Cellular data is worth its weight in gold these days. With the exception of Sprint and T-Mobile here in the States, carriers are clamping down on usage, charging arguably outrageous prices for limited amounts of data. With either a hard or soft cap, users who go over their limit can expect to pay an automatic fee for an additional 1GB or suffer heavy throttling.
The move to tiered data – and now the more recent transition towards shared data buckets – isn't an easy one for some. For most, however, it's a change made when upgrading a phone that they will never give a second thought. Moving from unlimited data to a cap may not sound good on paper. But you might be surprised how little data you actually use on average.
In August, TechNewsDaily reported new findings from NPD. The research firm found that the vast majority of AT&T, T-Mobile, Sprint and Verizon customers do not exceed the 2GB threshold. "And virtually no one uses over 3GB," says TechNewsDaily's Sean Captain.
None of this should come as a surprise. In August of last year, I explained how little tiered data has done to slow the rise of data consumption. Even then, the average Verizon customer used 512MB of data each month. And the overall figure isn't too far from that. In July, research firm Nielsen reported that the average U.S. mobile subscriber used 450MB per month in Q1 2012, which is more than double the figure of 208MB from the same quarter the previous year.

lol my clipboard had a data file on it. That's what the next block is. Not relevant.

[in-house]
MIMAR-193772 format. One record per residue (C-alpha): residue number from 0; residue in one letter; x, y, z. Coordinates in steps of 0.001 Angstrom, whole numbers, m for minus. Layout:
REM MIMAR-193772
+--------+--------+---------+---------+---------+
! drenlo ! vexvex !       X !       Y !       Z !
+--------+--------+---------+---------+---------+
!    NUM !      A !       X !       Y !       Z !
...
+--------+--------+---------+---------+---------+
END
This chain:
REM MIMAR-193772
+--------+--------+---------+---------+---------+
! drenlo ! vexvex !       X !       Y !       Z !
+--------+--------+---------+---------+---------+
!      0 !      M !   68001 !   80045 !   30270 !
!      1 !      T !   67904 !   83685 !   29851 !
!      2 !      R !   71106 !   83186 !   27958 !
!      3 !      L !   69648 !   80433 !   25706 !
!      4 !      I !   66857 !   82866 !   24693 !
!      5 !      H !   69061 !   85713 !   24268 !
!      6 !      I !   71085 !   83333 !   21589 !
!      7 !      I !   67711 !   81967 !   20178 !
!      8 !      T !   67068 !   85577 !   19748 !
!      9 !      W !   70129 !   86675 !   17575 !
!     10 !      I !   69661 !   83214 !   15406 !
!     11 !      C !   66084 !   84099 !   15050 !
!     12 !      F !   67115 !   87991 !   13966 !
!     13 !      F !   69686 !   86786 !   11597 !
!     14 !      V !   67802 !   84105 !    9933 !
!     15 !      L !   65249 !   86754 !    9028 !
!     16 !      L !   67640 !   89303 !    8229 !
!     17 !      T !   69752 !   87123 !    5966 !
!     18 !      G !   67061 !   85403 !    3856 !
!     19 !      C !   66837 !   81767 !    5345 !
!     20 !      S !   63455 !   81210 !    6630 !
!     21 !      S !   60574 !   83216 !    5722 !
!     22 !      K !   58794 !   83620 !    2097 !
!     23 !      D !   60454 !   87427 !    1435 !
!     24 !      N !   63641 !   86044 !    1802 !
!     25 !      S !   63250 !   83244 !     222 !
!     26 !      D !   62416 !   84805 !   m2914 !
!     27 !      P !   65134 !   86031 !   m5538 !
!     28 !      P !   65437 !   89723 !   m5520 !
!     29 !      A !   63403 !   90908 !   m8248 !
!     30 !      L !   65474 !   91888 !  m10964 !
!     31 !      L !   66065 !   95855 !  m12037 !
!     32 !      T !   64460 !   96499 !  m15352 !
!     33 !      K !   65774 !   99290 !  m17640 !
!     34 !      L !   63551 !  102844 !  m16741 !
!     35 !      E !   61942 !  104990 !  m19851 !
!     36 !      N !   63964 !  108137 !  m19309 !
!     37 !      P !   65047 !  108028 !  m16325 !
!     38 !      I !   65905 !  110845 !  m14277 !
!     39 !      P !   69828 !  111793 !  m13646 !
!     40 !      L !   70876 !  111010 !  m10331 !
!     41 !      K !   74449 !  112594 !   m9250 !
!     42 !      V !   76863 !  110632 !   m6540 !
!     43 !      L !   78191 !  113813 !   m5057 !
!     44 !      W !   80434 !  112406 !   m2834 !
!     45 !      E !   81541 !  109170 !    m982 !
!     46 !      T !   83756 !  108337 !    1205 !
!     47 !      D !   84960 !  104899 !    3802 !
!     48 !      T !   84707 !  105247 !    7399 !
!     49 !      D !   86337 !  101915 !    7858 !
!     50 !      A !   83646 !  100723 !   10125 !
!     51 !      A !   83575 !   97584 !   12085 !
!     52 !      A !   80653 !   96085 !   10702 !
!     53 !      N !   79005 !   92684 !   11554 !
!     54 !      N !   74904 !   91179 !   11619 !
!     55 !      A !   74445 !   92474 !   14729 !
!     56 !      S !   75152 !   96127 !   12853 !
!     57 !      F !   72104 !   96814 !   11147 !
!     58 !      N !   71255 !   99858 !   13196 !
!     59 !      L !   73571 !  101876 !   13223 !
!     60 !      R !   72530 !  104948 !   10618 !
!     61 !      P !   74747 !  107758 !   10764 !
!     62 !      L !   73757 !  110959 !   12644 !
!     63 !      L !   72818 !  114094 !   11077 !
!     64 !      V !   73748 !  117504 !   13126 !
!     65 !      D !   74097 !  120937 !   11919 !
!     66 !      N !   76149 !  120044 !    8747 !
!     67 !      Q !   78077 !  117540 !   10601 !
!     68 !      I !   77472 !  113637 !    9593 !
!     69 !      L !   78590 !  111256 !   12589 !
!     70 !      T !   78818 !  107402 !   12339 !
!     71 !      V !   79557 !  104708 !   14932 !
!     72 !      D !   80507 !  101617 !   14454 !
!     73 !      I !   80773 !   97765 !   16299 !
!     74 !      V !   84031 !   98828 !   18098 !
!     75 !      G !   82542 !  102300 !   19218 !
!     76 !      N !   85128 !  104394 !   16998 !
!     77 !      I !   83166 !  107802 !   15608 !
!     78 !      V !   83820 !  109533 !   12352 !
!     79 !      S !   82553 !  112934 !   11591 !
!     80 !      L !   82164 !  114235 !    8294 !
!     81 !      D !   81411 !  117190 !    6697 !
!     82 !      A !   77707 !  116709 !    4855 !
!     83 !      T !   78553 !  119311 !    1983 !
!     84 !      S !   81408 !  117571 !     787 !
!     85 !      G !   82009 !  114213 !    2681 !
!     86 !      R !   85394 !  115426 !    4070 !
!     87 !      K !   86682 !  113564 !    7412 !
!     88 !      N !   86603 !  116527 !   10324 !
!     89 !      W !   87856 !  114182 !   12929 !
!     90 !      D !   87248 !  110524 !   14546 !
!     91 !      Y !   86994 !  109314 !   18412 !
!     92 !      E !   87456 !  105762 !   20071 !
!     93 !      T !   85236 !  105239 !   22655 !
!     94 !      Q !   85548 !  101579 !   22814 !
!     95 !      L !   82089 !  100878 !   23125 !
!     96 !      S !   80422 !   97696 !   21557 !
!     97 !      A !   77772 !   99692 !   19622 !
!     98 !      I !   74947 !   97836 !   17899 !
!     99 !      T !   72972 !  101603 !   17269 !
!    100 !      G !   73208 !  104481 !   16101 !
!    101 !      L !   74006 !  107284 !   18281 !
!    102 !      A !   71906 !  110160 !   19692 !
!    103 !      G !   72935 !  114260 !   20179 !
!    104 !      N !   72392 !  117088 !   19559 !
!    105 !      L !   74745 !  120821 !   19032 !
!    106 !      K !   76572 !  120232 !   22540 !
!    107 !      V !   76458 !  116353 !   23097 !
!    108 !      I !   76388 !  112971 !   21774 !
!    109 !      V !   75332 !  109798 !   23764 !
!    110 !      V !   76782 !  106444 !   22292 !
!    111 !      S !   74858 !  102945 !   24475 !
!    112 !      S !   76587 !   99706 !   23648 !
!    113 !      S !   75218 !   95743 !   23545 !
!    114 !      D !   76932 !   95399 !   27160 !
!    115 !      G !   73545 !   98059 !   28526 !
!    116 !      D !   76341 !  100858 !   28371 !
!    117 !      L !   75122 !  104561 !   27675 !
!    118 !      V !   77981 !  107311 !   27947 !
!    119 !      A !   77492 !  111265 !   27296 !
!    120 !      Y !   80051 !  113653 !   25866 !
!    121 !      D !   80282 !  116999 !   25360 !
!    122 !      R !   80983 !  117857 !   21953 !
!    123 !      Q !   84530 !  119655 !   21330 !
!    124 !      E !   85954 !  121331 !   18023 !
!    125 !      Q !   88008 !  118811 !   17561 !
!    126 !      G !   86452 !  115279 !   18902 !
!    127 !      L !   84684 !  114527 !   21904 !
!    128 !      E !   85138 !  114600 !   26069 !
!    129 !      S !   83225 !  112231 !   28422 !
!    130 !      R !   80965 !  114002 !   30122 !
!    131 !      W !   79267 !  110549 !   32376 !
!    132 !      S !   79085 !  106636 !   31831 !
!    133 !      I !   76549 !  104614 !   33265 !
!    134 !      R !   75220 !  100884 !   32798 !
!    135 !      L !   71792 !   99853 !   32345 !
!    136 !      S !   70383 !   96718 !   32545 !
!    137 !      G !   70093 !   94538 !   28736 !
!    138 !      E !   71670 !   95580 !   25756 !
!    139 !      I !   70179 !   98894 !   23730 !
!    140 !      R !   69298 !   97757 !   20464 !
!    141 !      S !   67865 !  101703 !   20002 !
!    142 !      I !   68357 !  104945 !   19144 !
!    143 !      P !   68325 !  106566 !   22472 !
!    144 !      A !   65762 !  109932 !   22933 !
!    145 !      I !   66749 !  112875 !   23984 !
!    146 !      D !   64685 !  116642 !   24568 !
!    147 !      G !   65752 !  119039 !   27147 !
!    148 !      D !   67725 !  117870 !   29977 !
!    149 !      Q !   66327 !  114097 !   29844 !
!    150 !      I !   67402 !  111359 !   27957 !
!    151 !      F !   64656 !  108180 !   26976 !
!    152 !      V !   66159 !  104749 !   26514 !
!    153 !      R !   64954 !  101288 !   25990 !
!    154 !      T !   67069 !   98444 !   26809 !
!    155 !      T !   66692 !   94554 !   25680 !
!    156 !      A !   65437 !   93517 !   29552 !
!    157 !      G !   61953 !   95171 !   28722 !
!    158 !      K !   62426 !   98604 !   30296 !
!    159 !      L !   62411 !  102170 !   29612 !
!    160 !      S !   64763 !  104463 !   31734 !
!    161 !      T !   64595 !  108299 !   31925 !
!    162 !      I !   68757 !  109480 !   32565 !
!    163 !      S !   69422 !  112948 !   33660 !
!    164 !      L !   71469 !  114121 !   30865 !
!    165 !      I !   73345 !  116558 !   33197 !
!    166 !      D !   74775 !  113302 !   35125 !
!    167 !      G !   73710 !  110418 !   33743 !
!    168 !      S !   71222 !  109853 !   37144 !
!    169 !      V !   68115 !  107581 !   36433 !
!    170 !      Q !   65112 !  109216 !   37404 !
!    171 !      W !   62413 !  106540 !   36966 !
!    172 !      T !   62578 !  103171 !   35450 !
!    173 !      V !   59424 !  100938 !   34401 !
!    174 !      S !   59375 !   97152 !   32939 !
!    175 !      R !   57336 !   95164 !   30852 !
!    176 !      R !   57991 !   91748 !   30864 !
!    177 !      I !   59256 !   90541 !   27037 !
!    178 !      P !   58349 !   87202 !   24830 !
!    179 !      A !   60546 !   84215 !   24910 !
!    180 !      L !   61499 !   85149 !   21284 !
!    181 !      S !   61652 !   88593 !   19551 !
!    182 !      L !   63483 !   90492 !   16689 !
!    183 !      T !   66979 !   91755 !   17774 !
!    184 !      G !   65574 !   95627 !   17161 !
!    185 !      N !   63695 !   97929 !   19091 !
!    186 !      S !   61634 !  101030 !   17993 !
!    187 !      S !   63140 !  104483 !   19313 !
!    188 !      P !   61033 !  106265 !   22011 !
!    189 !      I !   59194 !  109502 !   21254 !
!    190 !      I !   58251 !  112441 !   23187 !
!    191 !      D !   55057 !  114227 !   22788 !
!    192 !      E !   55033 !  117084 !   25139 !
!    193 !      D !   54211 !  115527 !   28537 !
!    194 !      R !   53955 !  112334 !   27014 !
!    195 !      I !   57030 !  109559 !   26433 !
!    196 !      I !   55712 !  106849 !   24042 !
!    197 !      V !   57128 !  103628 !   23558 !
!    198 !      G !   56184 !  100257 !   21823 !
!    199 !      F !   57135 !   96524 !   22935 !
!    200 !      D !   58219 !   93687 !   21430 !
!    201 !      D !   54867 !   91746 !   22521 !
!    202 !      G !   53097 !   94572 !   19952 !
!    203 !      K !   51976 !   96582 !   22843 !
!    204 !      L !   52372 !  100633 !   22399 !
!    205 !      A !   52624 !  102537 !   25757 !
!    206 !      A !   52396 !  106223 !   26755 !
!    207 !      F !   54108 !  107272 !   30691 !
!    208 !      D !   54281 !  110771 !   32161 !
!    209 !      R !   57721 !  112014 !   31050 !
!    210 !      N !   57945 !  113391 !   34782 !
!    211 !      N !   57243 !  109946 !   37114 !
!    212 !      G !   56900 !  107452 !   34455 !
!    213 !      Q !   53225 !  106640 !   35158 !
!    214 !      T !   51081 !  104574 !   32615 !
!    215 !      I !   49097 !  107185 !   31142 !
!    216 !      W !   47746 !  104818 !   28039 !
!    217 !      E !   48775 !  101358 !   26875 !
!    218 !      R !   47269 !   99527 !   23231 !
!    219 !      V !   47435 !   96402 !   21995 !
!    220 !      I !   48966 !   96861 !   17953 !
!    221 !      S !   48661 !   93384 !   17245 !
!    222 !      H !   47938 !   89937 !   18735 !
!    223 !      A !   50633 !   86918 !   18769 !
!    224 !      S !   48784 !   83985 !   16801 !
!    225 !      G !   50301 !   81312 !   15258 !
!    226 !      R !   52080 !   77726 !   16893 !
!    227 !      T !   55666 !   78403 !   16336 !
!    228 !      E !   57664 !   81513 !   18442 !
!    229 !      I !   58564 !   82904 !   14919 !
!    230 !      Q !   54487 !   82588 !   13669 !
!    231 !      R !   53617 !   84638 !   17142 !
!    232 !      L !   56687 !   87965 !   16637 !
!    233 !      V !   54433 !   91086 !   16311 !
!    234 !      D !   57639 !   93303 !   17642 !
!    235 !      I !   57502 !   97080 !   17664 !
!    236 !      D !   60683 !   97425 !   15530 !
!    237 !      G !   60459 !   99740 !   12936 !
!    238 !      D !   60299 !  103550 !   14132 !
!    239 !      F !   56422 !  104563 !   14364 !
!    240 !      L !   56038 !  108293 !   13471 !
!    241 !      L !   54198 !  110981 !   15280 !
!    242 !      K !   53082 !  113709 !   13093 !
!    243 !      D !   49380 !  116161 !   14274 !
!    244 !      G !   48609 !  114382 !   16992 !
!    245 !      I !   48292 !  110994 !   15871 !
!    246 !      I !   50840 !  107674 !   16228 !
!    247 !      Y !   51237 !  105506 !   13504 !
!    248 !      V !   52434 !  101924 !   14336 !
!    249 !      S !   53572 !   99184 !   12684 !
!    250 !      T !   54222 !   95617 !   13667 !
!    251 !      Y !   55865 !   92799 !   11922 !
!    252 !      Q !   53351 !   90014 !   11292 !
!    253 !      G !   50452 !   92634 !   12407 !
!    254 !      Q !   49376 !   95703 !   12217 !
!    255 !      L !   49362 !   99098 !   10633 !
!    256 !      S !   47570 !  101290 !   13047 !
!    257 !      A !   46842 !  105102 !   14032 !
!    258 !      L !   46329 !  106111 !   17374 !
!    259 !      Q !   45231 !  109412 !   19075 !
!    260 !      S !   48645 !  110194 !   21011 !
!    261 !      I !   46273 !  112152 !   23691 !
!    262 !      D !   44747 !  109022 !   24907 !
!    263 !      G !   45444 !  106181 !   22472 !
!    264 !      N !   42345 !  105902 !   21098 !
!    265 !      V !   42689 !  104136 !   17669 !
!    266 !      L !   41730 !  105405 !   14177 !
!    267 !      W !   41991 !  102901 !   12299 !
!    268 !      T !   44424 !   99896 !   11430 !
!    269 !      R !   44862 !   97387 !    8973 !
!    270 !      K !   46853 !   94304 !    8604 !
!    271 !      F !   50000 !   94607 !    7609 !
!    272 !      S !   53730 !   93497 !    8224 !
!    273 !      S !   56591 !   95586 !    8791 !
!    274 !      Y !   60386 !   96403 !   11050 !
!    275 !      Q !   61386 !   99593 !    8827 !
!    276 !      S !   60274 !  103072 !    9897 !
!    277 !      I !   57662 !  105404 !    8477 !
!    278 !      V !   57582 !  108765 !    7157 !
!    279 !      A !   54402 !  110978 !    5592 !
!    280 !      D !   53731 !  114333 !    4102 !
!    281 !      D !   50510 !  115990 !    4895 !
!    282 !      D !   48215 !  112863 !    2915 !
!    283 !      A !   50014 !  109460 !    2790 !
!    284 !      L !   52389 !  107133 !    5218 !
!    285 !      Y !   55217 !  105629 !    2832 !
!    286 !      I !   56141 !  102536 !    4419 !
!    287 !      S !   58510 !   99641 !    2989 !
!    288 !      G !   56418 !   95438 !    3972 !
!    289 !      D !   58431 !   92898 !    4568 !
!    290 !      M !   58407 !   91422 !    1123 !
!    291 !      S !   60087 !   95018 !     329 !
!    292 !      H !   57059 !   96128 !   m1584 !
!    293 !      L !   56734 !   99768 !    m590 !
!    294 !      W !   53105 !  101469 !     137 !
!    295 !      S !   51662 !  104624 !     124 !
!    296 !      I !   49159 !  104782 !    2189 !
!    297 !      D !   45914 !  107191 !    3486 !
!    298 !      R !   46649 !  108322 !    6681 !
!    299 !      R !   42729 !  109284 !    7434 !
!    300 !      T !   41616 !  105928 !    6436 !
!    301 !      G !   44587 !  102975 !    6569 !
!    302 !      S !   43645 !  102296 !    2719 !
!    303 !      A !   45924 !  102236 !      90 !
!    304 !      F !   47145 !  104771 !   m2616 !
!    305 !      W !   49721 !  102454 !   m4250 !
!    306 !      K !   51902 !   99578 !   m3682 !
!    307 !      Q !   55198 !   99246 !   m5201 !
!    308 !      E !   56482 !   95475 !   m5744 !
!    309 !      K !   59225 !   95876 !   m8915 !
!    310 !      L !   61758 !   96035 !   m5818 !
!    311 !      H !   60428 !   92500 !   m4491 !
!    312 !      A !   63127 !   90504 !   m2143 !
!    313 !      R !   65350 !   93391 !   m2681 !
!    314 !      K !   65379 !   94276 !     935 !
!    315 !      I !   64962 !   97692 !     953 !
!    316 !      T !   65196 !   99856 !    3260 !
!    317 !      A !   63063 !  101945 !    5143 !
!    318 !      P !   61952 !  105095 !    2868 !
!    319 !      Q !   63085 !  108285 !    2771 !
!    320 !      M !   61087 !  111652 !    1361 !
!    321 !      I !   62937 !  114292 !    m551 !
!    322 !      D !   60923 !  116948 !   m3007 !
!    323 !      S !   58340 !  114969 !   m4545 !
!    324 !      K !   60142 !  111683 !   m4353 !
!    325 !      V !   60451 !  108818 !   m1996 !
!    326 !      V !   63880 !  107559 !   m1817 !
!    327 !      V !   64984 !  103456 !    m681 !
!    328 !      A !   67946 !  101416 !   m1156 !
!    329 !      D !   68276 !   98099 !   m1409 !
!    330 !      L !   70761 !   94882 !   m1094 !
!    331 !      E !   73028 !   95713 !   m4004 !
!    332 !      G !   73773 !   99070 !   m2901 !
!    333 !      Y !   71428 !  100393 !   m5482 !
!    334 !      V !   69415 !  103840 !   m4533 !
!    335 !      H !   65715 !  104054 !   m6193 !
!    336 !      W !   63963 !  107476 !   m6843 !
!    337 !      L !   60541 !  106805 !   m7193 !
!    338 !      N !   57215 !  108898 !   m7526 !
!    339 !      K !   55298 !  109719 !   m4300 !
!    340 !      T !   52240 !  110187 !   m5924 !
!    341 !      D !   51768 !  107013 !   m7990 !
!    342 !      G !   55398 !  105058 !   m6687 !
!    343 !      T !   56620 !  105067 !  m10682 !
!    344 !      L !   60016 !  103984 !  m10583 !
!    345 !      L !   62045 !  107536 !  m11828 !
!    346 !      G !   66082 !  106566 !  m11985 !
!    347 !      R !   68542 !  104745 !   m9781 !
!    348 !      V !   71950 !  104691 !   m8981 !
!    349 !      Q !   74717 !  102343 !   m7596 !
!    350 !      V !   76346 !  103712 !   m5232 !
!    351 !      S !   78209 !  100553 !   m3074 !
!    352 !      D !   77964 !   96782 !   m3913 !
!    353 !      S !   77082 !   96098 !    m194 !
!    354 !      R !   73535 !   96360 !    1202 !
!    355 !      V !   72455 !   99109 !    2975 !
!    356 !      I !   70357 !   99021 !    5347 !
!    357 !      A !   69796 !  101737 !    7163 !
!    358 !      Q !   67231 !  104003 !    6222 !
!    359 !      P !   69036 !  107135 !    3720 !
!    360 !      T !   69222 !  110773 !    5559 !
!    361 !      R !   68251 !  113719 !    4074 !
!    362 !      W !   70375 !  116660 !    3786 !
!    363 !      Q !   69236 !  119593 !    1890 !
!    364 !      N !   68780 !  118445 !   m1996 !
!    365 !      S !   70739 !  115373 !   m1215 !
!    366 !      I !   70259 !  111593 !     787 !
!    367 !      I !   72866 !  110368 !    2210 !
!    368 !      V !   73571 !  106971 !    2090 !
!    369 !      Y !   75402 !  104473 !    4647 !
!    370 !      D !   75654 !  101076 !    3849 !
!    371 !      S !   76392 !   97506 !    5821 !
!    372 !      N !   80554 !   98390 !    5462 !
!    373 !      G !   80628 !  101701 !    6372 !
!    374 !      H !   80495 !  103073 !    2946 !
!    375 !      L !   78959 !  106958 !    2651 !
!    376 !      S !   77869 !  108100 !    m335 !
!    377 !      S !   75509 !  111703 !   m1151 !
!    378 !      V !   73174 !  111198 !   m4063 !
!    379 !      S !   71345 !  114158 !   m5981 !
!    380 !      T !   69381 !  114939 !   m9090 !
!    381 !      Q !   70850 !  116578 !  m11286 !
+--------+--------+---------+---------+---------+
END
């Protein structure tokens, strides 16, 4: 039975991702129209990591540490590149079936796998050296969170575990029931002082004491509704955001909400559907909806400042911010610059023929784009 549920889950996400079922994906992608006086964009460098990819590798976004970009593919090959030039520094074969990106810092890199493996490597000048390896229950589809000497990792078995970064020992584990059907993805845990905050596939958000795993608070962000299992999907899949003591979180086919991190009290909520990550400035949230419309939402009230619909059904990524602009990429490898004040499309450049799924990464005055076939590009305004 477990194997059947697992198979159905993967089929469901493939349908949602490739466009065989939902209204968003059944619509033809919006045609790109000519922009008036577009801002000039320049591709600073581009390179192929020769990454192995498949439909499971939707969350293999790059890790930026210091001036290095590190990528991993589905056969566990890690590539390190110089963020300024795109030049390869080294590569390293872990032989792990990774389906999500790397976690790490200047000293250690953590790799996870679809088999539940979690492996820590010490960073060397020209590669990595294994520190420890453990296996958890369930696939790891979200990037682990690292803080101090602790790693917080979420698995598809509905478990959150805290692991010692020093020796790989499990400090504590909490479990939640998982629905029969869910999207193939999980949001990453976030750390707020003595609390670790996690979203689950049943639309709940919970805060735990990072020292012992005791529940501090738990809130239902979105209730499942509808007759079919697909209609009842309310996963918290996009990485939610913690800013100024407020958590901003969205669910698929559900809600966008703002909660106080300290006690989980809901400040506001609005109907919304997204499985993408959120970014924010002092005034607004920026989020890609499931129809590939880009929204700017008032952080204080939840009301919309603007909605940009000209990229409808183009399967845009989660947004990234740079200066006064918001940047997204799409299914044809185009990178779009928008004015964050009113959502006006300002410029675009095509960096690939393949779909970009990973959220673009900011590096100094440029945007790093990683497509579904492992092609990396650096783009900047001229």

Average data consumption is certainly on the rise. But the majority of subscribers still use far less data each month than the smallest tiered plan offered.
The question I have for you ladies and gents is: do you ever go over your monthly data cap?
I reluctantly welcomed tiered data into my life when I switched to AT&T in April. I signed up for a 5GB plan, and shortly thereafter, I expressed my animosity towards tiered data. I found myself constantly checking my usage, conserving every little bit I could until the last week of the month. For anything major that I needed, such as a video or a large download, I relied on my Verizon line, which had unlimited data until I made the switch to the iPhone 5 last month.
I was extremely skeptical cutting the final ties to my long-held unlimited data plan with Verizon. But I have now been off unlimited data for over a month and things are going smoothly. I now have a 5GB plan on AT&T and a 2GB plan on Verizon. Currently, on day 16 of the 31-day billing cycle, I have used 1.3GB on my AT&T line and 1.3GB on the Verizon line, for which the cycle ends on November 4.
This is a far cry from my data usage before, where I would use upwards of 8GB each month. But it's not that I use my phones less or that I've sacrificed everything to stay beneath my caps. I have simply cut back on streaming video and downloading excessively large files.
That said, I still stream via Spotify fairly daily. I still upload camera photos (and some videos) directly to my Dropbox account over cellular. And I still post tons of pictures to my social accounts. I browse the Web a lot more, I spend a lot more time in Google Maps than before and I have been tethering a lot more recently.
I simply find myself relying on Wi-Fi much more often now, rather than using LTE for everything. And it makes a huge difference without forcing me to sacrifice the functionality of my device(s) in favor of a smaller monthly rate.
I have yet to go over my limit, though I have come close. And I'm still a bit conservative at the beginning of the month while I tend to let loose for the last week or so. But I haven't had to pay an overage fee … yet.
Have you? Do you ever go over your data cap? Do you just use your data and deal with overages later? Or are you conservative with your bits until the end of the month? How much data do you use on average?